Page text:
United States District Court, W.D. Michigan, Northern Division
J. QUIST, UNITED STATES DISTRICT JUDGE.
a civil rights action brought by a state prisoner under 42
U.S.C. § 1983. Under the Prison Litigation Reform Act,
Pub. L. No. 104-134, 110 Stat. 1321 (1996) (PLRA), the Court
is required to dismiss any prisoner action brought under
federal law if the complaint is frivolous, malicious, fails
to state a claim upon which relief can be granted, or seeks
monetary relief from a defendant immune from such relief. 28
U.S.C. §§ 1915(e)(2), 1915A; 42 U.S.C. §
1997e(c). The Court must read Plaintiff's pro se
complaint indulgently, see Haines v. Kerner, 404
U.S. 519, 520 (1972), and accept Plaintiff's allegations
as true, unless they are clearly irrational or wholly
incredible. Denton v. Hernandez, 504 U.S. 25, 33
(1992). Applying these standards, the Court will dismiss
Plaintiff's complaint for failure to state a claim.
is presently incarcerated with the Michigan Department of
Corrections (MDOC) at Parnall Correctional Facility (SMT) in
Jackson, Jackson County, Michigan. The events about which he
complains, however, occurred while he was confined at the
Ojibway Correctional Facility (OCF) in Marenisco, Gogebic
County, Michigan. Plaintiff sues an Unknown Party named as
“Julie L. Marquette Branch Manager Honor Credit
alleges that he sent a “limited financial power of
attorney” to the Honor Credit Union and it was returned
to Plaintiff because it had not been drafted by an attorney.
Plaintiff states that he is trying to have his father
appointed as his power of attorney because he suffers from a
brain injury that affects his memory. Plaintiff seeks
equitable relief and damages.
Failure to state a claim
complaint may be dismissed for failure to state a claim if it
fails “‘to give the defendant fair notice of what
the . . . claim is and the grounds upon which it
rests.'” Bell Atl. Corp. v. Twombly, 550
U.S. 544, 555 (2007) (quoting Conley v. Gibson, 355
U.S. 41, 47 (1957)). While a complaint need not contain
detailed factual allegations, a plaintiff's allegations
must include more than labels and conclusions.
Twombly, 550 U.S. at 555; Ashcroft v.
Iqbal, 556 U.S. 662, 678 (2009) (“Threadbare
recitals of the elements of a cause of action, supported by
mere conclusory statements, do not suffice.”). The
court must determine whether the complaint contains
“enough facts to state a claim to relief that is
plausible on its face.” Twombly, 550 U.S. at
570. “A claim has facial plausibility when the
plaintiff pleads factual content that allows the court to
draw the reasonable inference that the defendant is liable
for the misconduct alleged.” Iqbal, 556 U.S.
at 679. Although the plausibility standard is not equivalent
to a “‘probability requirement, ' . . . it
asks for more than a sheer possibility that a defendant has
acted unlawfully.” Iqbal, 556 U.S. at 678
(quoting Twombly, 550 U.S. at 556). “[W]here
the well-pleaded facts do not permit the court to infer more
than the mere possibility of misconduct, the complaint has
alleged-but it has not ‘show[n]'-that the pleader
is entitled to relief.” Iqbal, 556 U.S. at 679
(quoting Fed.R.Civ.P. 8(a)(2)); see also Hill v.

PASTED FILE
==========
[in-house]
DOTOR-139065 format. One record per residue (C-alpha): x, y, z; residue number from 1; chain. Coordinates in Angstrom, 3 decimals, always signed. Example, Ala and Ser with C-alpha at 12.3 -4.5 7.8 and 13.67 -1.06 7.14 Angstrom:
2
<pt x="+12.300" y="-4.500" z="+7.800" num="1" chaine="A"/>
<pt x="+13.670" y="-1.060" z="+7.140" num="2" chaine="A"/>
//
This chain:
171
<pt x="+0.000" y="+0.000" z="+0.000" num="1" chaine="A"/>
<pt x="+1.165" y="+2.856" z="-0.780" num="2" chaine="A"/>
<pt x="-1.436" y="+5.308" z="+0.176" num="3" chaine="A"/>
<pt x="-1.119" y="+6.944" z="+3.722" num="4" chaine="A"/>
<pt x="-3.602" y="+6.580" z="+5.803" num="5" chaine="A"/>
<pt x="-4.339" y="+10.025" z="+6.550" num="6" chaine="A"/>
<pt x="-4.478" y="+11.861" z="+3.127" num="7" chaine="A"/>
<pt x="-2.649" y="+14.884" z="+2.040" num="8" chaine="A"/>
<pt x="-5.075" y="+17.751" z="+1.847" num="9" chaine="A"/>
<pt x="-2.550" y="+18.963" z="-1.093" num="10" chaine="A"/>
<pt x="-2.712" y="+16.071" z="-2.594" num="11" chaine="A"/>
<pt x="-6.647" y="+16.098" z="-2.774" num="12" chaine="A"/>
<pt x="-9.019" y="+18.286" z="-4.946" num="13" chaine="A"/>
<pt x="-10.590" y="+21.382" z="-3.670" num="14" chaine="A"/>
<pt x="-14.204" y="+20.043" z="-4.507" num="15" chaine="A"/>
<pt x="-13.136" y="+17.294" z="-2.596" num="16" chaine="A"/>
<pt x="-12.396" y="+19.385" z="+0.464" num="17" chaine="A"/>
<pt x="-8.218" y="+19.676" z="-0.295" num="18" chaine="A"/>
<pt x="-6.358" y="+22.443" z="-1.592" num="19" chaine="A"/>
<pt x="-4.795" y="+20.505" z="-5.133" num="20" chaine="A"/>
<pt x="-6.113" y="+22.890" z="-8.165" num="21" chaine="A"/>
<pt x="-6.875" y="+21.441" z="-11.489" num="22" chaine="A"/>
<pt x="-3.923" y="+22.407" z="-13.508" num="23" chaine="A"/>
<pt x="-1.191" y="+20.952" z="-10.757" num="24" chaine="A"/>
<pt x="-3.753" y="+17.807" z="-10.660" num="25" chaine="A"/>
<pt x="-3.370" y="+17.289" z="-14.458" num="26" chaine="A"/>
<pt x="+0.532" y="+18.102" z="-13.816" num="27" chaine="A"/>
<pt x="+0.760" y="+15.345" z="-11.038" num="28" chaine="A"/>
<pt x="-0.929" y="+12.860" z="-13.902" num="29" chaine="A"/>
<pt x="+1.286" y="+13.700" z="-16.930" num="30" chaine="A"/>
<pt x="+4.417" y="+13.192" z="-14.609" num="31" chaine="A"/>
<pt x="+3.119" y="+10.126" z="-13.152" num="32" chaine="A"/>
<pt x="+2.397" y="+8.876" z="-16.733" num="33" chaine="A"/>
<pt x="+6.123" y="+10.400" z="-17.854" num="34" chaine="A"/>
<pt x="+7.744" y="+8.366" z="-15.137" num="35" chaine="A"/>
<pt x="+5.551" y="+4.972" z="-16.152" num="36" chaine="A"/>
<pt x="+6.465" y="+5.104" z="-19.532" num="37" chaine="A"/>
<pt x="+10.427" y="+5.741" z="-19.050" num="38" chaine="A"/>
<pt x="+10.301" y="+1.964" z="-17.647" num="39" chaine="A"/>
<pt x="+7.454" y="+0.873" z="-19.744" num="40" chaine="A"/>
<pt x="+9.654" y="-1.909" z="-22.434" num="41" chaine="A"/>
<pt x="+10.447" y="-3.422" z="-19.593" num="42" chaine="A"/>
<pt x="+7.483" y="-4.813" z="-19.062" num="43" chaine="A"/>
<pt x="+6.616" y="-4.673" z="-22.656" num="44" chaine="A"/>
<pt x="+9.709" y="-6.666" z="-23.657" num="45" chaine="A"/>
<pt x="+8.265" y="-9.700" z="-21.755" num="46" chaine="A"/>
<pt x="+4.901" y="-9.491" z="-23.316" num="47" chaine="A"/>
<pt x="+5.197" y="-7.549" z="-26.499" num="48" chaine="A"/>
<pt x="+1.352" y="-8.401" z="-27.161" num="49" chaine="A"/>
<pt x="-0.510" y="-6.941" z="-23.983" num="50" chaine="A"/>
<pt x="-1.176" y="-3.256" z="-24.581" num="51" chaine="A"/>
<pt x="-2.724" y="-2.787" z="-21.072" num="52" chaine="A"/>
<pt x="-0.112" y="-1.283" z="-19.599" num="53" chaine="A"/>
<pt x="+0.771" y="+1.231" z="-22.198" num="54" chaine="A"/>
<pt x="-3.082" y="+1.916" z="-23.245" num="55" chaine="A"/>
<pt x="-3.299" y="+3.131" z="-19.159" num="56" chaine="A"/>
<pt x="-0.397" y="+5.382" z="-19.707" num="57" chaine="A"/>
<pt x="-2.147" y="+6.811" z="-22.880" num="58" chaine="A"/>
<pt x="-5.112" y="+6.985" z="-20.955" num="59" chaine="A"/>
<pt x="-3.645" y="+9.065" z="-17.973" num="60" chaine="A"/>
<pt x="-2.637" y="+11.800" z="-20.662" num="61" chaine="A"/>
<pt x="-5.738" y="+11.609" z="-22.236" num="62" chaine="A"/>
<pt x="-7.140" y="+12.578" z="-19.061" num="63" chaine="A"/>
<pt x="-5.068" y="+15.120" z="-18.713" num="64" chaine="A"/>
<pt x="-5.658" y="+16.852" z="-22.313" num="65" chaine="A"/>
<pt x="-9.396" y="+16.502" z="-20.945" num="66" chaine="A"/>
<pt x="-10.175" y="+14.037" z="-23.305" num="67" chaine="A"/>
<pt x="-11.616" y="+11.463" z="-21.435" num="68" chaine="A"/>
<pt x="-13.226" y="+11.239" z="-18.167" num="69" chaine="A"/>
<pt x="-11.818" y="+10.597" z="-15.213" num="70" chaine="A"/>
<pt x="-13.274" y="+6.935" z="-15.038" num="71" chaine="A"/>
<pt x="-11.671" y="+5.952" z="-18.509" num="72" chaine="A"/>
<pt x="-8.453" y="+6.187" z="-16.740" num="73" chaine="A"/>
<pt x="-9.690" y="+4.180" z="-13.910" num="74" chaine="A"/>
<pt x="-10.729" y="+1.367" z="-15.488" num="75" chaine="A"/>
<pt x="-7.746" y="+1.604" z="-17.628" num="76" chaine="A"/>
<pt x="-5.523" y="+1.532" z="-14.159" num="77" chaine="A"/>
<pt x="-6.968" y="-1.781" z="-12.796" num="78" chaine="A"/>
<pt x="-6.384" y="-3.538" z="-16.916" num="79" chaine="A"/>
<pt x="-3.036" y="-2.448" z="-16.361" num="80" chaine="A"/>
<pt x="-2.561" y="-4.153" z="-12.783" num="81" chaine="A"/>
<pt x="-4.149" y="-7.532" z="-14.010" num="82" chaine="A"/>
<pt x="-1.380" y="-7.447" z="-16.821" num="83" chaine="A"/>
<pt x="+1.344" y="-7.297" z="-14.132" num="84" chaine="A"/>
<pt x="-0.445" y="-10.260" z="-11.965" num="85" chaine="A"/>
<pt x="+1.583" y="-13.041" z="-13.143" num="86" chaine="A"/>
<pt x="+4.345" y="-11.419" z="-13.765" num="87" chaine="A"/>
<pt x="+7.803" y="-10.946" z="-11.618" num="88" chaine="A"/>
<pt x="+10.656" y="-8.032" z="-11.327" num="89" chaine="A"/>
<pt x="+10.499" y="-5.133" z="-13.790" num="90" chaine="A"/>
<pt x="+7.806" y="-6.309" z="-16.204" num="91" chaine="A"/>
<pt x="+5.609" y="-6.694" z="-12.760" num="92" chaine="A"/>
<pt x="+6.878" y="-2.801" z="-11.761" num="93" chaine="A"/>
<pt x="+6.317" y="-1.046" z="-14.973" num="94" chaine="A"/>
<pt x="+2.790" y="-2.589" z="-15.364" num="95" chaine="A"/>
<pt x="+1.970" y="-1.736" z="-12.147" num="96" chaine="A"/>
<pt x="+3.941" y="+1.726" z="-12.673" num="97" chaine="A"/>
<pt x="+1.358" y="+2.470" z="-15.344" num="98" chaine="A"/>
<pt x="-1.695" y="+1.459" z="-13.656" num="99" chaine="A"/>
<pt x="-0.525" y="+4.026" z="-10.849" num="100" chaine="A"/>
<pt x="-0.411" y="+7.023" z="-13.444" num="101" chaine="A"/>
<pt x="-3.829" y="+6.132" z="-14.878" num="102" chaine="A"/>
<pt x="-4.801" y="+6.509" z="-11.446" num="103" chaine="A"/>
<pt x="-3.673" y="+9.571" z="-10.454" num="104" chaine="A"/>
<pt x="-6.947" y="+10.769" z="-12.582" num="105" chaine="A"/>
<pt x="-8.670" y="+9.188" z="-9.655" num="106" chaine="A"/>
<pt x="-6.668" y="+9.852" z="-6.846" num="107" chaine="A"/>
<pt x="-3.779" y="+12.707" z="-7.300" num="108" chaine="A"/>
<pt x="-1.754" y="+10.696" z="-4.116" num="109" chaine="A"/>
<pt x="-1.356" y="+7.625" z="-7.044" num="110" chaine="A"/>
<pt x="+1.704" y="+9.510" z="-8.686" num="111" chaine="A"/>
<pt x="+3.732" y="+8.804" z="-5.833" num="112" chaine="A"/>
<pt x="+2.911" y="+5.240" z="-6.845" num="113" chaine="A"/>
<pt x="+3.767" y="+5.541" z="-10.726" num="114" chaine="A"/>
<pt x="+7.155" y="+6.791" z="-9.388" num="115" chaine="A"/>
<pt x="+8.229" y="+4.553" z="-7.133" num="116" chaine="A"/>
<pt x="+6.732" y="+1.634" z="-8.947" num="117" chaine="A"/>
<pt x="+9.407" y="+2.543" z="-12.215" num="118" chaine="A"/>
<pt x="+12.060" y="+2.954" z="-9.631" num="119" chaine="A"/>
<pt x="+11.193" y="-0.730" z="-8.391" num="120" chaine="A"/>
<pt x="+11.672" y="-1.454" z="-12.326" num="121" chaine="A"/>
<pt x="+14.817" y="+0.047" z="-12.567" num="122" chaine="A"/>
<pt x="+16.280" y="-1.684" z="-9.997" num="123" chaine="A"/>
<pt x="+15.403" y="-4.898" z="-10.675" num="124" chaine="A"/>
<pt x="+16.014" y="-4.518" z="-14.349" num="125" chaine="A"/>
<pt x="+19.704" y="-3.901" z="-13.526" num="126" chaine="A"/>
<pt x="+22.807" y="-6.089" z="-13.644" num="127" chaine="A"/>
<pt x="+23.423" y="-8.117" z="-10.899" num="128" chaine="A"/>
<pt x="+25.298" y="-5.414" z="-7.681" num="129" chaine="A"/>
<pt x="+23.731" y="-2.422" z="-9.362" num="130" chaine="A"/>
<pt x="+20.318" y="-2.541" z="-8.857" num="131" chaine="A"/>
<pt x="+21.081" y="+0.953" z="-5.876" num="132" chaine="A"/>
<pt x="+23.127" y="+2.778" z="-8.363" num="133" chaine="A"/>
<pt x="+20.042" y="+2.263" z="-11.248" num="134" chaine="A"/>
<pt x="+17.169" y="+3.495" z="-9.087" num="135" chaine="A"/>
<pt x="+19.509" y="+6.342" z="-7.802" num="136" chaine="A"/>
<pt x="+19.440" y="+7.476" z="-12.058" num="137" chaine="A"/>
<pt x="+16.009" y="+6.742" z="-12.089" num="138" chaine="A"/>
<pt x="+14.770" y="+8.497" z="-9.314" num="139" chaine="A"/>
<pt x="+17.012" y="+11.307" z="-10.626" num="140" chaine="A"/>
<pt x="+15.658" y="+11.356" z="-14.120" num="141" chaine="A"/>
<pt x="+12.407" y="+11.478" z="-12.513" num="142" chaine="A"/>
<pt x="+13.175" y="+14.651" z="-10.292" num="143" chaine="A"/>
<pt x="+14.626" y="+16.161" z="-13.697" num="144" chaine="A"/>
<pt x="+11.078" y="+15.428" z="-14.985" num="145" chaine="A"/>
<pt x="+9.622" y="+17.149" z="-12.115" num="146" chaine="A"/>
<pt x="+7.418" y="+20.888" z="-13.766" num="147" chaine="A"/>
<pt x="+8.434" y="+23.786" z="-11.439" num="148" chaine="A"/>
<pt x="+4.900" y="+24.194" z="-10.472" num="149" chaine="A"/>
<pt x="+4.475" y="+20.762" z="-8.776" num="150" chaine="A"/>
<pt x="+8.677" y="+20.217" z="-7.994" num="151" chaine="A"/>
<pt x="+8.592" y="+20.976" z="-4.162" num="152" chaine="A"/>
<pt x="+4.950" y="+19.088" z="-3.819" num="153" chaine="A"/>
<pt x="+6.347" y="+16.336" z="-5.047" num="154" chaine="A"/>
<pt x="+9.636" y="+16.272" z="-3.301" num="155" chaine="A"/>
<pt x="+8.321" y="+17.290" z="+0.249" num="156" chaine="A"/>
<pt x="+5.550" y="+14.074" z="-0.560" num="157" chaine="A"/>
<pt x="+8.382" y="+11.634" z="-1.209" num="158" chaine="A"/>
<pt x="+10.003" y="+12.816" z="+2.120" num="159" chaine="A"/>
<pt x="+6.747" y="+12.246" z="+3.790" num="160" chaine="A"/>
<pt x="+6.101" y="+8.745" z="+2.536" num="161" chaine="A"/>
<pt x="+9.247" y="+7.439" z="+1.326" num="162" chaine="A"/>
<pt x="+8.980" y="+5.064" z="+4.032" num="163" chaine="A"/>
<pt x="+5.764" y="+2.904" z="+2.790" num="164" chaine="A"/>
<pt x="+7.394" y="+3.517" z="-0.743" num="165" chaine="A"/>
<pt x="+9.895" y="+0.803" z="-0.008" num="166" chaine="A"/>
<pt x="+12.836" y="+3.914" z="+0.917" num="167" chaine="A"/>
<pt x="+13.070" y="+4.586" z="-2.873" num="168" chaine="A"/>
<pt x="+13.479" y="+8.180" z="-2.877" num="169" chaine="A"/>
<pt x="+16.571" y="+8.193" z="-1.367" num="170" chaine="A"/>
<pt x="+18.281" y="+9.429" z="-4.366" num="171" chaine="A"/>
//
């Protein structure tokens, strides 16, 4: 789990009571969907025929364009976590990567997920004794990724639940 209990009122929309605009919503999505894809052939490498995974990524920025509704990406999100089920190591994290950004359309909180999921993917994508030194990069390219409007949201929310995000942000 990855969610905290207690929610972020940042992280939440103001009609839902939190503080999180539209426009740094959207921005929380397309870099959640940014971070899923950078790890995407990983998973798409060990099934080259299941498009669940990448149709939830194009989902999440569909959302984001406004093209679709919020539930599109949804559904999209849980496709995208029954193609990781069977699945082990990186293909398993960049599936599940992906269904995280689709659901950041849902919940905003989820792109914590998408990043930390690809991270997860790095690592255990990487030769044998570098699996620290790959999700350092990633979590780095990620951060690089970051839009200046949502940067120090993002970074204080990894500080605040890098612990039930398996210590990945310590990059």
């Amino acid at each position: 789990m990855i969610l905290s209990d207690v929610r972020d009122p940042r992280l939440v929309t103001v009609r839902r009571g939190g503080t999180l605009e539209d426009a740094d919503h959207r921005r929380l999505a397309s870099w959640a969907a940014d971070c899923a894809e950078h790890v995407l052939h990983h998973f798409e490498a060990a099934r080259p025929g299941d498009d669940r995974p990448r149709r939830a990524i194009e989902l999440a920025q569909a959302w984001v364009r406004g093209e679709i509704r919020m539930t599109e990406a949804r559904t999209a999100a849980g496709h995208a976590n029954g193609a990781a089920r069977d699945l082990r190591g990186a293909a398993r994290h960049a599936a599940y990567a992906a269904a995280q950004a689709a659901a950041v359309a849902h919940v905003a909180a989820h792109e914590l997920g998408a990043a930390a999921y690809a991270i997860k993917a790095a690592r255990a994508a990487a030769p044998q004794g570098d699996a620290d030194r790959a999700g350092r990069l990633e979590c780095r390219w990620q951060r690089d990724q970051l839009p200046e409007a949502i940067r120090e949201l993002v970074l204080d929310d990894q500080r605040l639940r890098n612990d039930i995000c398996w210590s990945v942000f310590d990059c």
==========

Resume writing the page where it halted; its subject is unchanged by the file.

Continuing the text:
Lappin, 630 F.3d 468, 470-71 (6th Cir. 2010) (holding
that the Twombly/Iqbal plausibility standard applies
to dismissals of prisoner cases on initial review under 28
U.S.C. §§ 1915A(b)(1) and 1915(e)(2)(B)(i)).
state a claim under 42 U.S.C. § 1983, a plaintiff must
allege the violation of a right secured by the federal
Constitution or laws and must show that the deprivation was
committed by a person acting under color of state law.
West v. Atkins, 487 U.S. 42, 48 (1988); Street
v. Corr. Corp. of Am., 102 F.3d 810, 814 (6th Cir.
1996). Because § 1983 is a method for vindicating
federal rights, not a source of substantive rights itself,
the first step in an action under § 1983 is to identify
the specific constitutional right allegedly infringed.
Albright v. Oliver, 510 U.S. 266, 271 (1994).
contends that he has a claim against Defendant pursuant to
§ 1983, as a result of her refusal to accept his
paperwork to establish his father as his power of attorney.
However, plaintiff has no federal right to force Defendant to
accept his power of attorney paperwork. The purpose of §
1983 is to provide a remedy for the deprivation of federal
rights by a state official's abuse of his position while
acting under color of state law. If there has been no
violation of a federal right, § 1983 is not applicable.
McKnight v. Rees, 88 F.3d 417, 419 (6th Cir. 1996),
aff'd, 521 U.S. 399, 117 S.Ct. 2100 (1997);
Hodge v. Jones, 31 F.3d 157, 168 (4th Cir.),
cert. denied, 513 U.S. 1018, 115 S.Ct. 581 (1994).
In addition, to prevail on a § 1983 claim, a plaintiff
must establish that a person acting under color of state law
deprived him of a right secured by the Constitution or the
laws of the United States. Searcy v. City of Dayton,
38 F.3d 282, 286 (6th Cir. 1994). Defendant in this case is
not a state actor against whom claims can be asserted under
§ 1983. Therefore, because Plaintiff has not alleged the
violation of a federal right by a state actor, his §
1983 action is properly dismissed.
conducted the review required by the Prison Litigation Reform
Act, the Court determines that Defendants will be dismissed
for failure to state a claim, under 28 U.S.C. §§
1915(e)(2) and 1915A(b), and 42 U.S.C. § 1997e(c).
Court must next decide whether an appeal of this action would
be in good faith within the meaning of 28 U.S.C. §
1915(a)(3). See McGore v. Wrigglesworth, 114 F.3d
601, 611 (6th Cir. 1997). For the same reasons that the Court
dismisses the action, the Court discerns no good-faith basis
for an appeal. Should Plaintiff appeal this decision, the
Court will assess the $505.00 appellate filing fee pursuant
to § 1915(b)(1), see McGore, 114 F.3d at
610-11, unless Plaintiff is barred from proceeding in
forma pauperis, e.g., by ...